How to Use Surveys for UX Research

How to Use Surveys for UX Research

Surveys are marvelously beneficial to the UX design research process. Knowing how to use surveys effectively can save you and your company time and money, and can provide your users with the best possible experience.

Surveys help give you with information that will let you understand users, and this will inspire you to design better products. They also provide stakeholders with confidence that a design is or will be effective. This is important for the money side of a project. Gathering larger sample sizes often appeals to business stakeholders.

Surveys also lessen your risk of designing the wrong solution for users. Use surveys to find good solutions that test your ability to think creatively and passionately. This will make you a better designer.

 

Before Making a Survey

Preparation is required when you embark upon any phase of UX design. This applies to surveys; make sure you understand the purpose of the survey and your product before you begin.

Why are you running this survey? Knowing the exact project objectives may help you determine which type of survey, collection method, and amount of evidence that you will need. This will also change your ideal approach.

Be sure to collaborate with your partners, supervisors, and clients as you calculate the purpose of a survey, because they will give you helpful insights about what type of evidence you’re looking for. Communication with your peers will help you structure the framework of your UX research, and therefore will be useful to you as you plan your surveys.

 

The Creation of an Effective Survey

Surveys are easy to make; unfortunately, this means that there are many sub-par surveys floating around online and on paper. Users dislike being pressured to complete surveys that are poorly designed or poorly written. Effective questions and a creative survey design are important for generating quality data and maximizing the rates of completion. Poorly thought out questions result in ineffective feedback. Convincing people to take your survey is difficult, so it is vital that your survey is interesting enough that people do not close out of the survey halfway through.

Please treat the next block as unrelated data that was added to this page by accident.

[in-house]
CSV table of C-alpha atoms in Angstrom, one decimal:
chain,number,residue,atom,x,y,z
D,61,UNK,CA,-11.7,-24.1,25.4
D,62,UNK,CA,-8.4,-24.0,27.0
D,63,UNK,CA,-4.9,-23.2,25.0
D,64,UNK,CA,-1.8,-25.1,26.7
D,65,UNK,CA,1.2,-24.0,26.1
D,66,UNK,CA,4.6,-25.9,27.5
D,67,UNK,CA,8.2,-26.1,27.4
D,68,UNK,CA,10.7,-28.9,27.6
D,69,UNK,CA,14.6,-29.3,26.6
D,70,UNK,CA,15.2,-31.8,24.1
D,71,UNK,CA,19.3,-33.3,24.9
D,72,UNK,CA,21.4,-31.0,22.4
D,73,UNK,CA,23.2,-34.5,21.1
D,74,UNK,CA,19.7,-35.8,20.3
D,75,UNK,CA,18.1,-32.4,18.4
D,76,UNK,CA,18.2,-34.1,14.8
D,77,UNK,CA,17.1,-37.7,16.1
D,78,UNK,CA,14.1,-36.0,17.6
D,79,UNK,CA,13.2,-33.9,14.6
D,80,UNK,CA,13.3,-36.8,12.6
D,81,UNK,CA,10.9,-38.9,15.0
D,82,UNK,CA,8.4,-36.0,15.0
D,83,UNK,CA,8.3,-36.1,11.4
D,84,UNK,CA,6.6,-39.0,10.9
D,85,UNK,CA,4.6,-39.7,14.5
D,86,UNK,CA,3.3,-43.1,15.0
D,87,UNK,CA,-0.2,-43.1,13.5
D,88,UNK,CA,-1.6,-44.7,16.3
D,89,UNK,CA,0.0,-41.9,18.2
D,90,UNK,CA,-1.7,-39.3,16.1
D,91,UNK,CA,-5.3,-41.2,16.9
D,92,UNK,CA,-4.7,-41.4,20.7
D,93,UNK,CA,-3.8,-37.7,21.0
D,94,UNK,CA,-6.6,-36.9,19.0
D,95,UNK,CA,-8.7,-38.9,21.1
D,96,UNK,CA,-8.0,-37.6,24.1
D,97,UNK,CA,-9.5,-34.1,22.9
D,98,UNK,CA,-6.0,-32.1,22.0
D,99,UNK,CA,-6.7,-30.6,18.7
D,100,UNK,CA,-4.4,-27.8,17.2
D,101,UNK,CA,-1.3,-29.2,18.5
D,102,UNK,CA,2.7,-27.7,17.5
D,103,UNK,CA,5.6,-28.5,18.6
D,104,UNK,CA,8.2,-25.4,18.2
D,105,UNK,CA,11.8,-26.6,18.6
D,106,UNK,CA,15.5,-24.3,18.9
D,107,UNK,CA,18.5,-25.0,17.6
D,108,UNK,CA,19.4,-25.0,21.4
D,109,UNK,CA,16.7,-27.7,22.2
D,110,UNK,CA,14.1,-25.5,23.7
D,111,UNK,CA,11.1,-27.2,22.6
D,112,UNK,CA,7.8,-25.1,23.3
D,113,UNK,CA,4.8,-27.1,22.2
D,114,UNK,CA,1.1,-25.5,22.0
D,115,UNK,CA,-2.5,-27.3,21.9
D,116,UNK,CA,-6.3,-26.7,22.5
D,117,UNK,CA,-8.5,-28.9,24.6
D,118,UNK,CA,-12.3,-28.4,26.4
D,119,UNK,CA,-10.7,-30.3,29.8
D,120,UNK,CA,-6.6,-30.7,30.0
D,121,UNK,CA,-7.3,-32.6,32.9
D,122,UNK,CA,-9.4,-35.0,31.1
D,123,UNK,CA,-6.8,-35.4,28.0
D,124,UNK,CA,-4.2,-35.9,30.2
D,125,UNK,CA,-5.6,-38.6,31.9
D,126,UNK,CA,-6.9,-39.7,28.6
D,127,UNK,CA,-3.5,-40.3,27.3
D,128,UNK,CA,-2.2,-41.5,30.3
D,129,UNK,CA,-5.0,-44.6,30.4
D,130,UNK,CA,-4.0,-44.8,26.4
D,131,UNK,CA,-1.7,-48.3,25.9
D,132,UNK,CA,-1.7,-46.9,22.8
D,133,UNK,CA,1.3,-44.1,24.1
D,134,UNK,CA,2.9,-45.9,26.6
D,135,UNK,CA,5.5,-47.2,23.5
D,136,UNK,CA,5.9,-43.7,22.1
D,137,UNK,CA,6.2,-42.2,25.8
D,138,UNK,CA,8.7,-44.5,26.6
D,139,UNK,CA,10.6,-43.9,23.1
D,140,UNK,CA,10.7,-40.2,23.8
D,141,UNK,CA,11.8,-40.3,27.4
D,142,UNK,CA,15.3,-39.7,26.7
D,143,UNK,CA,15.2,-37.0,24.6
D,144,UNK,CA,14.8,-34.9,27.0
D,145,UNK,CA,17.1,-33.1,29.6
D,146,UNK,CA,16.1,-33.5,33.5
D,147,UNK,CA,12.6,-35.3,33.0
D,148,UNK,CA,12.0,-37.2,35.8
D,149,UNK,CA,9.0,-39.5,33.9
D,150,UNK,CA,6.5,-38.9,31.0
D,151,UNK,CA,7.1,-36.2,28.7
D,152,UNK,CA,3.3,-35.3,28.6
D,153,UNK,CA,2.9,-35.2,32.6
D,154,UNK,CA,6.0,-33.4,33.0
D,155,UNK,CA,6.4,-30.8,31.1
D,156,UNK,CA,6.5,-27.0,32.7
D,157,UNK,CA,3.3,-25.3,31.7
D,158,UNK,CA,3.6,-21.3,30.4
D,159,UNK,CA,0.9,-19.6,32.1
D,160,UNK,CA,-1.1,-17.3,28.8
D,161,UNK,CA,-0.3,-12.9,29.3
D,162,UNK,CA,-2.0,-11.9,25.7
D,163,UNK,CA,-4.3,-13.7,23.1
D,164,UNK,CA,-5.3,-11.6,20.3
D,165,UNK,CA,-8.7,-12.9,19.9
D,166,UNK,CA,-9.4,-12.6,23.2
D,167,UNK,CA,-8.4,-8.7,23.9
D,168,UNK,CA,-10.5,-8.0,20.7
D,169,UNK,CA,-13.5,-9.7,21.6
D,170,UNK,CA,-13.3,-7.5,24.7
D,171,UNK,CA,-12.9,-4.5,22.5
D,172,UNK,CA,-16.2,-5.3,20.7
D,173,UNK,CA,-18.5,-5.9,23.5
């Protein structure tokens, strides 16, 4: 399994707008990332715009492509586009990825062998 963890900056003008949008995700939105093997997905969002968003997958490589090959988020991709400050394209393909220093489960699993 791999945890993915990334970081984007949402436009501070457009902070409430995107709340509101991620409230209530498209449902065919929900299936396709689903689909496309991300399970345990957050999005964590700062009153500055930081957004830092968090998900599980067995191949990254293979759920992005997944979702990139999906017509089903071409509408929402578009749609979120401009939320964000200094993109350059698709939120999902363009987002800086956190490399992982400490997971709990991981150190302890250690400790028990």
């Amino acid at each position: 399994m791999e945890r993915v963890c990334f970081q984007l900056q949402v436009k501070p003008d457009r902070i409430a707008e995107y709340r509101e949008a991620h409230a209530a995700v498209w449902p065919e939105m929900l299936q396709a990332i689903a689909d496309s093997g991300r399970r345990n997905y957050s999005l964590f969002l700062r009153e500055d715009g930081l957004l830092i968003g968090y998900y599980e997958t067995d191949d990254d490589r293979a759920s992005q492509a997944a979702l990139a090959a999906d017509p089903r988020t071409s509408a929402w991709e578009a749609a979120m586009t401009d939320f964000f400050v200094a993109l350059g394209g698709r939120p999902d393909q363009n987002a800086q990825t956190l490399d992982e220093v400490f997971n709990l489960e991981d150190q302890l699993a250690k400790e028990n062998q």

How to Make the Survey

When thinking of questions to include in the survey, follow the below guidelines. The survey formatting itself should be relatively simple; just use an online survey tool like Survey Monkey. These sites are easy to navigate, and they allow you to choose from various question types. You can make survey questions anonymous, and leave space for written feedback.

 

What to Think About as You Create Questions

Here are some ideas you’ll want to ponder as you formulate the survey.

Do the questions flow logically? The questions should be easy and quick to answer; to achieve this, they need to flow together in a logical manner. Jarring transitions are rough and distracting for survey takers. Minimize the unnecessary shifts of topic in your survey to help it become well organized.

Are the questions easy to understand? Make sure that your audience doesn’t need to look up any information in order to answer. If your users don’t understand the question, they may just guess, which will leave you with ineffective feedback.

How long is the survey? It’s tempting when writing surveys to add extra areas, because you want to understand everything about your users. But an effective survey is concise and easy to take. Edit out any questions that are not too relevant to your users.

It may be a good idea to include “I don’t know” options in your multiple-choice questions. There will be cases where participants simply don’t have an answer to your question. Forcing them to make a choice could result in ineffective feedback.

 

Types of questions

There are many different types of questions. They will help you find all different types of information about your participants. Demographic information can be a great way to start off your survey. It will let you know the participants’ age, gender, ethnic background, and educational background. You can use multiple choice questions to get answers that you want to be more directed. If you are looking for some specific information on how a participant feels about a situation, you would want to use an open-ended question. Lastly, you can also use ranking questions to get an idea of how well your participants agree with certain statements.

 

After Writing the Survey

You’ll likely want to test the survey before you show it to your full audience. You could ask a trusted friend or colleague to help you test. Don’t give them too much feedback on the survey background—only provide the information any potential participants would have. Ask them questions about the survey that will give you useful feedback.

Once the questions are clear and are easily answerable, launch the survey to some of your main audience. After you check to make sure that users are answering the questions in an expected way, go ahead and send the survey to every audience member you’re targeting.

 

Conclusion

In conclusion, a good survey requires thought, passion, and creativity. You’ll need to edit the survey many times, and strategize so that all the right people see the survey. Remember that UX design is about the people. Your goal is to engage users, and understand their thought processes. A survey is not idle or tedious work; it’s a tool for doing just that. 

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